North Carolina head coach[edit]

Bynum Gymnasium, the first home of the North Carolina Tar Heels
Coach Nathaniel Cartmell and the 1910–11 men's basketball team

Cartmell came to UNC in 1909 as a track-and-field coach for the Tar Heels.[5] In 1910, student Marvin Rich along with certain school officials helped lobby to create a varsity basketball squad at UNC.[5] There was no coach for this basketball program, and UNC did not have enough money at the time to hire another full-time coach for this sport.[5] Cartmell was asked to be the first coach even though he did not know much about the sport.[5] Cartmell coached his first college basketball game on January 27, 1910 when UNC's varsity basketball team played in their first intercollegiate basketball game in Bynum Gymnasium against Virginia Christian College, which later became Lynchburg College.[5] The Tar Heels won their first game 42–21.[5] The Tar Heels would end their first season with a 7–4 record.[6]

In 1914, Cartmell was charged with illegally playing dice with known gamblers and was fired after the 1914 season.[7] He would be replaced by Charles Doak.[7]

Later life[edit]

Cartmell went on to coach track and sometimes basketball at West Virginia University, Princeton University, Fordham University, Manhattan College and LaSalle Military Academy. He also coached track and field and cross country at Penn State from 1923 to 1933 before ending his career at the United States Military Academy in 1956. Recognized as one of the most respected athletes and coaches of his era, Nathaniel John Cartmell died in his home in New York City on August 23, 1967.[8]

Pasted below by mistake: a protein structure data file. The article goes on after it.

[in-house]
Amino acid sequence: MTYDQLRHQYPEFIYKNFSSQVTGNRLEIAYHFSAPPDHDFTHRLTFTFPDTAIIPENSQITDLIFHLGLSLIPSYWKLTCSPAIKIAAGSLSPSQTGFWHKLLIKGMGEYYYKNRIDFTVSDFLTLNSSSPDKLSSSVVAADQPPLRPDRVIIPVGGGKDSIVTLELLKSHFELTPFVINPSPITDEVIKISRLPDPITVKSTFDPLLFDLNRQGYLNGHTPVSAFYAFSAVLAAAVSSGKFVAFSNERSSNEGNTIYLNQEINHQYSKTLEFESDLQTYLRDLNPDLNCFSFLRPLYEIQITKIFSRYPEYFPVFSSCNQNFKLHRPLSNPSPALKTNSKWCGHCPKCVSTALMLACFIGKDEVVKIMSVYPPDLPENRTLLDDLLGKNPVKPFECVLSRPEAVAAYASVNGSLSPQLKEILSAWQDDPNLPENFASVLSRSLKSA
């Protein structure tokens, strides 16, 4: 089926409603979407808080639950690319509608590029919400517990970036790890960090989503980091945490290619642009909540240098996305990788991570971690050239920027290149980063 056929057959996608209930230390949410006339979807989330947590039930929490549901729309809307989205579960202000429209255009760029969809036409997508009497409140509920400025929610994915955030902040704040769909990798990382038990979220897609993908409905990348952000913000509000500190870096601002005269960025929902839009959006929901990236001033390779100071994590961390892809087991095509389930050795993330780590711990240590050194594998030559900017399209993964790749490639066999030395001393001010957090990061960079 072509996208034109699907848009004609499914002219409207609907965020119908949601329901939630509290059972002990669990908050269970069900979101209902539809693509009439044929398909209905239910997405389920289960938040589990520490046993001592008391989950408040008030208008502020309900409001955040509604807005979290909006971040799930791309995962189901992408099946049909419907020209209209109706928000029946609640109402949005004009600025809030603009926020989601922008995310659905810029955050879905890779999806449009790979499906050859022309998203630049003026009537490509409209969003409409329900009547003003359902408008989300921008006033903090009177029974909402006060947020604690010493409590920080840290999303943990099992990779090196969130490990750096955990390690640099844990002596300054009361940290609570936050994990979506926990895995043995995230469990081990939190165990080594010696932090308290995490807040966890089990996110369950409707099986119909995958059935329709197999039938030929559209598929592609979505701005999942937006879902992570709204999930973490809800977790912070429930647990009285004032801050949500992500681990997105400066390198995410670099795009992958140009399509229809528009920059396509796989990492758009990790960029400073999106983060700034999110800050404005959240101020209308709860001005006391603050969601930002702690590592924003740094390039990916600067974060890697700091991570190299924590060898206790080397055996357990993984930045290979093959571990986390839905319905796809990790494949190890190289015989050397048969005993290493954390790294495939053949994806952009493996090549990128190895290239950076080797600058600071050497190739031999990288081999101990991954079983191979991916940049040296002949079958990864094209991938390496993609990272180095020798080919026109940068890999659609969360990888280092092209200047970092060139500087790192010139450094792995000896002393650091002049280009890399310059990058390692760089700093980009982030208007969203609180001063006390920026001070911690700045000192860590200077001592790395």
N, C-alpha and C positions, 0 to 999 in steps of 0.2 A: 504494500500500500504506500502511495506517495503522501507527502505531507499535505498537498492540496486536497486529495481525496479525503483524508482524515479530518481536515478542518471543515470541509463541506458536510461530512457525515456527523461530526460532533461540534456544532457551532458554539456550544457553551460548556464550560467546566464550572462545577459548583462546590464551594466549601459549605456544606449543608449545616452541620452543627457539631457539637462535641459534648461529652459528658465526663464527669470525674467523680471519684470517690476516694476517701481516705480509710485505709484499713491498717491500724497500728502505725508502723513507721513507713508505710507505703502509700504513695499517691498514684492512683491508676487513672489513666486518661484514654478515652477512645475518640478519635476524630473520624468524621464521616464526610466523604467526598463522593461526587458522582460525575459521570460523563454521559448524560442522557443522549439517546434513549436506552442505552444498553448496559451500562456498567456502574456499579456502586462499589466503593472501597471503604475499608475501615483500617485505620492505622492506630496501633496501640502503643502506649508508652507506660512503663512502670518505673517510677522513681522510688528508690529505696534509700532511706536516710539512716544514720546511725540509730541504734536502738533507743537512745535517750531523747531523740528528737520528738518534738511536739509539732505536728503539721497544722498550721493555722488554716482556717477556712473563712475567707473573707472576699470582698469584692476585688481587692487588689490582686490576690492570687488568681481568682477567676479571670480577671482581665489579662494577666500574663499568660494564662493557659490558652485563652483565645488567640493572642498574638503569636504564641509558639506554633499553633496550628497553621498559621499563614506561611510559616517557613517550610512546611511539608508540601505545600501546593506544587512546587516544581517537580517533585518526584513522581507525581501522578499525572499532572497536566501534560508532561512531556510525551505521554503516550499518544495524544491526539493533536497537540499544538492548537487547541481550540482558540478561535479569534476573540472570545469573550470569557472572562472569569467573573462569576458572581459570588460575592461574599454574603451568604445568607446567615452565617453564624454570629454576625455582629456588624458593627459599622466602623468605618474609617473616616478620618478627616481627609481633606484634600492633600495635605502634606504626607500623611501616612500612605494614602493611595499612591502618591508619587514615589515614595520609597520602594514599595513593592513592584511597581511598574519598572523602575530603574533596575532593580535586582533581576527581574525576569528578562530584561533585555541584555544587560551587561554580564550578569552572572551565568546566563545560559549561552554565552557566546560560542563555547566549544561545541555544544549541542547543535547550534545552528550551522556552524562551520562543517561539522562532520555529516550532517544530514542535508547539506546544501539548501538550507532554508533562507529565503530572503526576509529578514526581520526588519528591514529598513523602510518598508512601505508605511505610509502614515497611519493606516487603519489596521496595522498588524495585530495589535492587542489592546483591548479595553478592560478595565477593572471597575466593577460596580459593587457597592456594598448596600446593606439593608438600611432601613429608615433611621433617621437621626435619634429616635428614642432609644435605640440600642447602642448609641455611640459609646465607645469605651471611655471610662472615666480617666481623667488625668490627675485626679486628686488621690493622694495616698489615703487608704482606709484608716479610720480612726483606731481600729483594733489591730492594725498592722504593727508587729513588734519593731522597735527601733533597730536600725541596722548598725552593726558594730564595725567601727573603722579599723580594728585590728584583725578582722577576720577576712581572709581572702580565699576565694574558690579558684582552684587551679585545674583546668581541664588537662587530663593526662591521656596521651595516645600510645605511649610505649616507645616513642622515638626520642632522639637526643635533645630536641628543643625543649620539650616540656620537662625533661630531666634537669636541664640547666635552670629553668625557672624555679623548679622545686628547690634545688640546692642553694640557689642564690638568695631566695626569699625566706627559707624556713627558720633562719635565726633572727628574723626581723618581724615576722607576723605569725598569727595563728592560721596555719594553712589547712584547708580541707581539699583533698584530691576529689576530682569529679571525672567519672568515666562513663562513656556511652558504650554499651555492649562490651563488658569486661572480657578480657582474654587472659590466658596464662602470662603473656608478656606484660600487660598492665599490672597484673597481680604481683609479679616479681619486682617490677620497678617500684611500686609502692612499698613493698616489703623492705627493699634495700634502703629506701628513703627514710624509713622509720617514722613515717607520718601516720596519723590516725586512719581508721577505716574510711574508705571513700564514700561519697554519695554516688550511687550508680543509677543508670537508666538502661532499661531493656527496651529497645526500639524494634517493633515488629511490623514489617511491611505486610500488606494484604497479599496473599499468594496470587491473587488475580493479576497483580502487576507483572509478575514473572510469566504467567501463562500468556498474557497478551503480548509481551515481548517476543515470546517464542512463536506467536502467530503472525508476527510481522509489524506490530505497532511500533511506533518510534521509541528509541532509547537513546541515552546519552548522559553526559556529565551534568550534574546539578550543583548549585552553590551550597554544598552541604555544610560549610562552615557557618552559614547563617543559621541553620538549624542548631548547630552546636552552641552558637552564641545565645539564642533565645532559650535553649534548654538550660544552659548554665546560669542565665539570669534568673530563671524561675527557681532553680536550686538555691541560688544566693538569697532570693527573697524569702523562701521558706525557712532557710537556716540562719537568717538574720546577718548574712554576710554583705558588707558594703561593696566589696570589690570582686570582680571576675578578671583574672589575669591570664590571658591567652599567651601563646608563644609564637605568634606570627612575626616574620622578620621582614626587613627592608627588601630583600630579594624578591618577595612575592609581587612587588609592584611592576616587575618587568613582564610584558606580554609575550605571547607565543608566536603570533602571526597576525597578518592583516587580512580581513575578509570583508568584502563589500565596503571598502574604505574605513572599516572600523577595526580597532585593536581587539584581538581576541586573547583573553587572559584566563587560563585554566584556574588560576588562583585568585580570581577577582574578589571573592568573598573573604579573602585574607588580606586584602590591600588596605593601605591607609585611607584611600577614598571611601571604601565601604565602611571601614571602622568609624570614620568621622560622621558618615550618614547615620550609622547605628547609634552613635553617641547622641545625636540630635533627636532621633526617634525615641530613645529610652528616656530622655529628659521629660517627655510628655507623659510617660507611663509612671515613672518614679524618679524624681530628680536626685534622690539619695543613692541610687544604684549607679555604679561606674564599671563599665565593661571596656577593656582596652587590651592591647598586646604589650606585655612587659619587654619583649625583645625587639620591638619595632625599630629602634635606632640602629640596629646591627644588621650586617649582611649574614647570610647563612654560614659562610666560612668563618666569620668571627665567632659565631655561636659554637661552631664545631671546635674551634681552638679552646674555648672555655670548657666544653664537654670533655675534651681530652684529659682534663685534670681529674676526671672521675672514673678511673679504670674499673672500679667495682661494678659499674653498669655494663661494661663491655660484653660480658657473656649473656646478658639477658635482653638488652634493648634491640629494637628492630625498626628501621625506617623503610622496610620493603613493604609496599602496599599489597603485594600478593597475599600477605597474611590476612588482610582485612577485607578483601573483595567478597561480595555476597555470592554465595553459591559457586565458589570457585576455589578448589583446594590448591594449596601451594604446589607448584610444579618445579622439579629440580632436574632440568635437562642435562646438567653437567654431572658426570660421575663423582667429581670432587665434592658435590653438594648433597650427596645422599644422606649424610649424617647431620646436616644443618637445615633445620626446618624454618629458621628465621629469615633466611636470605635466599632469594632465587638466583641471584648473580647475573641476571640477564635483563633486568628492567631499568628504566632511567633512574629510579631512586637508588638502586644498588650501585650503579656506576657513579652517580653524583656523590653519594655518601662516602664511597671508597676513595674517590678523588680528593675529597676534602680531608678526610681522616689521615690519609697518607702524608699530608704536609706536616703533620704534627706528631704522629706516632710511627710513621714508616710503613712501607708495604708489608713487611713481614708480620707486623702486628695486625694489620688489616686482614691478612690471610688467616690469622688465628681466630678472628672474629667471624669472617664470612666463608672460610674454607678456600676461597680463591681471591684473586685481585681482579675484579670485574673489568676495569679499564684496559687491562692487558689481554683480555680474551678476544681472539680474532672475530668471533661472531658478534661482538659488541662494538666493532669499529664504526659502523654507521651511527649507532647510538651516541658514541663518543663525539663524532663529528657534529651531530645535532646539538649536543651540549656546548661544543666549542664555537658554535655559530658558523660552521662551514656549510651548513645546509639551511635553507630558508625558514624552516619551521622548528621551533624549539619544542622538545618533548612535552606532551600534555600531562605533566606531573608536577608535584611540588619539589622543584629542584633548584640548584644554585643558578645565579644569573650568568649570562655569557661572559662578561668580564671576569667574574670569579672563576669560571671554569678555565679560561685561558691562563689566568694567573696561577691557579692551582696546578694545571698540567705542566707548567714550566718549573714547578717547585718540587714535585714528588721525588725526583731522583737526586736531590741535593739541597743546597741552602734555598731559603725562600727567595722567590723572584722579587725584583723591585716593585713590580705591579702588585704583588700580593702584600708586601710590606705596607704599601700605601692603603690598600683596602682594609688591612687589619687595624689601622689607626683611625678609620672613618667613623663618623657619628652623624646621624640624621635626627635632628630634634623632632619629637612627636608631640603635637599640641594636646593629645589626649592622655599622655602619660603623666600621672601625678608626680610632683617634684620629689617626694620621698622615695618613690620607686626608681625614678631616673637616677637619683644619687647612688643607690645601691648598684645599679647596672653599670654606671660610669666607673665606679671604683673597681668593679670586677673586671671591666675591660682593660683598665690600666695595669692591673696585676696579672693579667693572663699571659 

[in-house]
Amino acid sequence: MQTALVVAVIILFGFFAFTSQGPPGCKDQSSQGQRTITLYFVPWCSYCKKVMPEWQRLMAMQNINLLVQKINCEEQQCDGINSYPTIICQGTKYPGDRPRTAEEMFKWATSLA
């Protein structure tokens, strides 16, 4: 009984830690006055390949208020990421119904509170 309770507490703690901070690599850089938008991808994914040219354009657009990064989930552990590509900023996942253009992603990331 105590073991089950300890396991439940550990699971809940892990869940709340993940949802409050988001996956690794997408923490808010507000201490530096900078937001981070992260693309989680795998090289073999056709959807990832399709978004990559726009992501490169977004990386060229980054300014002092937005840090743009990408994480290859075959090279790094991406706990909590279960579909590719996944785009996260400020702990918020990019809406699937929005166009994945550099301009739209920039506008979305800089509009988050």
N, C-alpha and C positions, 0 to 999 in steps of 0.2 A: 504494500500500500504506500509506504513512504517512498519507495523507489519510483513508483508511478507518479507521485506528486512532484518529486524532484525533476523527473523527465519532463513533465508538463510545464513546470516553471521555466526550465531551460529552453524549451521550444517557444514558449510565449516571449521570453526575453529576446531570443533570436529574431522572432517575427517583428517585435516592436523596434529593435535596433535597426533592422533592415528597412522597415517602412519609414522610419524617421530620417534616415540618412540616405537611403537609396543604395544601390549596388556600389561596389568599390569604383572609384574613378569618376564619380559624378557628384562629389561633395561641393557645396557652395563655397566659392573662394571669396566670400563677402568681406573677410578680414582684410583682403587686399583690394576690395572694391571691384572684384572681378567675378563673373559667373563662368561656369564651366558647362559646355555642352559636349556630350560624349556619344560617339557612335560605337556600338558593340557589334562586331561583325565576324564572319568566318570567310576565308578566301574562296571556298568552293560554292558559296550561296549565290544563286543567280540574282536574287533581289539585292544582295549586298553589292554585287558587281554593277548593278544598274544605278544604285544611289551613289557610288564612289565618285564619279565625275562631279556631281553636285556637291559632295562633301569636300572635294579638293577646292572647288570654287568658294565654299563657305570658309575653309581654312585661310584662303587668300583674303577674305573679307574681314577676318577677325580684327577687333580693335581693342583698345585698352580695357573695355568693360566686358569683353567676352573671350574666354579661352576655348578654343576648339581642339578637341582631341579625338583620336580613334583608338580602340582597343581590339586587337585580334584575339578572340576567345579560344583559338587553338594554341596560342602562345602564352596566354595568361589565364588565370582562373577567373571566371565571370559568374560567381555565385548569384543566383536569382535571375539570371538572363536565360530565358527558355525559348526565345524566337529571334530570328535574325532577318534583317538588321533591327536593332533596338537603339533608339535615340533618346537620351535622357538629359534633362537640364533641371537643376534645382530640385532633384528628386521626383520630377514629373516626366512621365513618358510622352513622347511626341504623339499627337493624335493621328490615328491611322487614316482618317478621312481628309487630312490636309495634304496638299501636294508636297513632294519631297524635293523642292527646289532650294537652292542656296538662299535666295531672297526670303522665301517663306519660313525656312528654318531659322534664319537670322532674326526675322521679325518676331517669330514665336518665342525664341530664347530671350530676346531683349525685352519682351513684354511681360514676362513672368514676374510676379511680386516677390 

Cartmell served as the track coach at his alma mater, the University of Pennsylvania.[9]

Head coaching record[edit]

After his Olympic years, Cartmell embarked on a coaching career in 1910 that led to coaching stints at seven institutions.

Season Team Overall Conference Standing Postseason
North Carolina Tar Heels (No conference) (1910–1914)
1910–11 North Carolina 7–4
1911–12 North Carolina 4–5
1912–13 North Carolina 4–7
1913–14 North Carolina 10–8
North Carolina: 25–24[10]
Total: 25–24

      National champion         Postseason invitational champion  
      Conference regular season champion         Conference regular season and conference tournament champion
      Division regular season champion       Division regular season and conference tournament champion
      Conference tournament champion

See also[edit]

References[edit]

References[edit]

  1. ^ a b c d e Nate Cartmell. sports-reference.com
  2. ^ Nathaniel Cartmell. trackfield.brinkster.net
  3. ^ Rappoport 2002, p. 4
  4. ^ Rappoport 2002, p. 5
  5. ^ a b c d e f Powell 2005, p. 9
  6. ^ Powell 2005, p. 10
  7. ^ a b Powell 2005, p. 11
  8. ^ Nathaniel John Cartmell (1883–1967). archives.upenn.edu
  9. ^ Penn State "Family" at the Olympics. psu.edu
  10. ^ 2007–08 North Carolina men's basketball media guide (2007), p. 177

Sources[edit]

External links[edit]